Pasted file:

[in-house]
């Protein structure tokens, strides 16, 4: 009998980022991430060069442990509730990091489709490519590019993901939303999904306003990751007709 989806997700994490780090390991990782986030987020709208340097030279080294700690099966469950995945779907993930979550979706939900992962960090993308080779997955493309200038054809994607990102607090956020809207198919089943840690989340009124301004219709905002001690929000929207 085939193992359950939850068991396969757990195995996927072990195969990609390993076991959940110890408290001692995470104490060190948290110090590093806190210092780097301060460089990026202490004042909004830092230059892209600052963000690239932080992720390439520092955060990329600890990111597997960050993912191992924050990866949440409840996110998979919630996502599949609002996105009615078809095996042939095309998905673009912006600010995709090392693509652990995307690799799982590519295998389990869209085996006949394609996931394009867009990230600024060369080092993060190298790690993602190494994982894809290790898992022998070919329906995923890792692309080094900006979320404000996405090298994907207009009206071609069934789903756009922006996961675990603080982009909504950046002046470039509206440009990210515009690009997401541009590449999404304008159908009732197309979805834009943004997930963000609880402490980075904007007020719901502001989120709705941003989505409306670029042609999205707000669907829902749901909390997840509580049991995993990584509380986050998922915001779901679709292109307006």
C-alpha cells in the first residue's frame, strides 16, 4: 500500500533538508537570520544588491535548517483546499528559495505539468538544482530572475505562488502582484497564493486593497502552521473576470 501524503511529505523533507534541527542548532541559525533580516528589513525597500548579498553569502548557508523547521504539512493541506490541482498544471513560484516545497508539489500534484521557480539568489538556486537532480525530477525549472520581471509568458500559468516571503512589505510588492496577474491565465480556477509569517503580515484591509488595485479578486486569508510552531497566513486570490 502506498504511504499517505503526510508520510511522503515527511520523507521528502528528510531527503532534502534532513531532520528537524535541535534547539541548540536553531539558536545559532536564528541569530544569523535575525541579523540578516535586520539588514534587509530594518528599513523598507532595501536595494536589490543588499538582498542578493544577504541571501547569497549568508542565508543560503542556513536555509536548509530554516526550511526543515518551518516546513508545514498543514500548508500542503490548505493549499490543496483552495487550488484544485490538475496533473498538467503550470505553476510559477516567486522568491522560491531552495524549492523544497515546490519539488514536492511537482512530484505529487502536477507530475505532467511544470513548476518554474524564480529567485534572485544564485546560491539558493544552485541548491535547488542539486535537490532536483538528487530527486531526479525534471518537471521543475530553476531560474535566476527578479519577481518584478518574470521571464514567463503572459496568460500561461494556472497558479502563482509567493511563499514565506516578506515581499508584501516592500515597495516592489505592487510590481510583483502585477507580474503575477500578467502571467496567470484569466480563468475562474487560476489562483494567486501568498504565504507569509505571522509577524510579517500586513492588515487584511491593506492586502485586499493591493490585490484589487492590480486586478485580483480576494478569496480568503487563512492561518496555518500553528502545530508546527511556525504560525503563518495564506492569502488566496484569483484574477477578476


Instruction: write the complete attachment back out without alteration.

[in-house]
């Protein structure tokens, strides 16, 4: 009998980022991430060069442990509730990091489709490519590019993901939303999904306003990751007709 989806997700994490780090390991990782986030987020709208340097030279080294700690099966469950995945779907993930979550979706939900992962960090993308080779997955493309200038054809994607990102607090956020809207198919089943840690989340009124301004219709905002001690929000929207 085939193992359950939850068991396969757990195995996927072990195969990609390993076991959940110890408290001692995470104490060190948290110090590093806190210092780097301060460089990026202490004042909004830092230059892209600052963000690239932080992720390439520092955060990329600890990111597997960050993912191992924050990866949440409840996110998979919630996502599949609002996105009615078809095996042939095309998905673009912006600010995709090392693509652990995307690799799982590519295998389990869209085996006949394609996931394009867009990230600024060369080092993060190298790690993602190494994982894809290790898992022998070919329906995923890792692309080094900006979320404000996405090298994907207009009206071609069934789903756009922006996961675990603080982009909504950046002046470039509206440009990210515009690009997401541009590449999404304008159908009732197309979805834009943004997930963000609880402490980075904007007020719901502001989120709705941003989505409306670029042609999205707000669907829902749901909390997840509580049991995993990584509380986050998922915001779901679709292109307006």
C-alpha cells in the first residue's frame, strides 16, 4: 500500500533538508537570520544588491535548517483546499528559495505539468538544482530572475505562488502582484497564493486593497502552521473576470 501524503511529505523533507534541527542548532541559525533580516528589513525597500548579498553569502548557508523547521504539512493541506490541482498544471513560484516545497508539489500534484521557480539568489538556486537532480525530477525549472520581471509568458500559468516571503512589505510588492496577474491565465480556477509569517503580515484591509488595485479578486486569508510552531497566513486570490 502506498504511504499517505503526510508520510511522503515527511520523507521528502528528510531527503532534502534532513531532520528537524535541535534547539541548540536553531539558536545559532536564528541569530544569523535575525541579523540578516535586520539588514534587509530594518528599513523598507532595501536595494536589490543588499538582498542578493544577504541571501547569497549568508542565508543560503542556513536555509536548509530554516526550511526543515518551518516546513508545514498543514500548508500542503490548505493549499490543496483552495487550488484544485490538475496533473498538467503550470505553476510559477516567486522568491522560491531552495524549492523544497515546490519539488514536492511537482512530484505529487502536477507530475505532467511544470513548476518554474524564480529567485534572485544564485546560491539558493544552485541548491535547488542539486535537490532536483538528487530527486531526479525534471518537471521543475530553476531560474535566476527578479519577481518584478518574470521571464514567463503572459496568460500561461494556472497558479502563482509567493511563499514565506516578506515581499508584501516592500515597495516592489505592487510590481510583483502585477507580474503575477500578467502571467496567470484569466480563468475562474487560476489562483494567486501568498504565504507569509505571522509577524510579517500586513492588515487584511491593506492586502485586499493591493490585490484589487492590480486586478485580483480576494478569496480568503487563512492561518496555518500553528502545530508546527511556525504560525503563518495564506492569502488566496484569483484574477477578476